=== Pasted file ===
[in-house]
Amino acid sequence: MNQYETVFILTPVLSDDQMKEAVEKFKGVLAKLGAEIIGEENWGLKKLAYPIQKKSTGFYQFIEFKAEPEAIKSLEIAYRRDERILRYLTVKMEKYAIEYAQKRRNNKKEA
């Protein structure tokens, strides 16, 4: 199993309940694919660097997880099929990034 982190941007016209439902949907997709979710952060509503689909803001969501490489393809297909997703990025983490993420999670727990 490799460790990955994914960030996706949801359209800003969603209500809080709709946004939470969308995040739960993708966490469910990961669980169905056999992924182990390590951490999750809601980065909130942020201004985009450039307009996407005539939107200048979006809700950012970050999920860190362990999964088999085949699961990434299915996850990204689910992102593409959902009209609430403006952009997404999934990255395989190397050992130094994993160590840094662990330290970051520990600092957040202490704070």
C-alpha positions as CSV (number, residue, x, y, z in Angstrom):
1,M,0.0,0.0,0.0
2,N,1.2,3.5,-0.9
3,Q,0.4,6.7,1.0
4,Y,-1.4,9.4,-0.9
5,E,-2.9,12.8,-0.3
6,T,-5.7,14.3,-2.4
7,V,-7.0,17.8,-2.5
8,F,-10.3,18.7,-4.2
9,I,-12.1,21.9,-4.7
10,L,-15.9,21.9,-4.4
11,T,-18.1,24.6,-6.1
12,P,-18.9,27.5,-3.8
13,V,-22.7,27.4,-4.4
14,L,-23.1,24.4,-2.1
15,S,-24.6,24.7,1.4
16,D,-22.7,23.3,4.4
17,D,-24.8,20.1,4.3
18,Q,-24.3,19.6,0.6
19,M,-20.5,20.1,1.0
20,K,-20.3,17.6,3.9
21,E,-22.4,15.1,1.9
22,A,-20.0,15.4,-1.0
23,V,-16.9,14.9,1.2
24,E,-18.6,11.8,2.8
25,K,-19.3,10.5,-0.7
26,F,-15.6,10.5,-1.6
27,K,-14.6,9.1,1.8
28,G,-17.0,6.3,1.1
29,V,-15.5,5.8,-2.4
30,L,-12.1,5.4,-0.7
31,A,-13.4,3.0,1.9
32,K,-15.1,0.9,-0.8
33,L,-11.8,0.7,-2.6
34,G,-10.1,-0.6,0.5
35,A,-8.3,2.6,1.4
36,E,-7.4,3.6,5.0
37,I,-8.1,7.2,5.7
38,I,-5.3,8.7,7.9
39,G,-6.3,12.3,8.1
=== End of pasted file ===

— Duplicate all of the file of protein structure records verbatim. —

[in-house]
Amino acid sequence: MNQYETVFILTPVLSDDQMKEAVEKFKGVLAKLGAEIIGEENWGLKKLAYPIQKKSTGFYQFIEFKAEPEAIKSLEIAYRRDERILRYLTVKMEKYAIEYAQKRRNNKKEA
């Protein structure tokens, strides 16, 4: 199993309940694919660097997880099929990034 982190941007016209439902949907997709979710952060509503689909803001969501490489393809297909997703990025983490993420999670727990 490799460790990955994914960030996706949801359209800003969603209500809080709709946004939470969308995040739960993708966490469910990961669980169905056999992924182990390590951490999750809601980065909130942020201004985009450039307009996407005539939107200048979006809700950012970050999920860190362990999964088999085949699961990434299915996850990204689910992102593409959902009209609430403006952009997404999934990255395989190397050992130094994993160590840094662990330290970051520990600092957040202490704070």
C-alpha positions as CSV (number, residue, x, y, z in Angstrom):
1,M,0.0,0.0,0.0
2,N,1.2,3.5,-0.9
3,Q,0.4,6.7,1.0
4,Y,-1.4,9.4,-0.9
5,E,-2.9,12.8,-0.3
6,T,-5.7,14.3,-2.4
7,V,-7.0,17.8,-2.5
8,F,-10.3,18.7,-4.2
9,I,-12.1,21.9,-4.7
10,L,-15.9,21.9,-4.4
11,T,-18.1,24.6,-6.1
12,P,-18.9,27.5,-3.8
13,V,-22.7,27.4,-4.4
14,L,-23.1,24.4,-2.1
15,S,-24.6,24.7,1.4
16,D,-22.7,23.3,4.4
17,D,-24.8,20.1,4.3
18,Q,-24.3,19.6,0.6
19,M,-20.5,20.1,1.0
20,K,-20.3,17.6,3.9
21,E,-22.4,15.1,1.9
22,A,-20.0,15.4,-1.0
23,V,-16.9,14.9,1.2
24,E,-18.6,11.8,2.8
25,K,-19.3,10.5,-0.7
26,F,-15.6,10.5,-1.6
27,K,-14.6,9.1,1.8
28,G,-17.0,6.3,1.1
29,V,-15.5,5.8,-2.4
30,L,-12.1,5.4,-0.7
31,A,-13.4,3.0,1.9
32,K,-15.1,0.9,-0.8
33,L,-11.8,0.7,-2.6
34,G,-10.1,-0.6,0.5
35,A,-8.3,2.6,1.4
36,E,-7.4,3.6,5.0
37,I,-8.1,7.2,5.7
38,I,-5.3,8.7,7.9
39,G,-6.3,12.3,8.1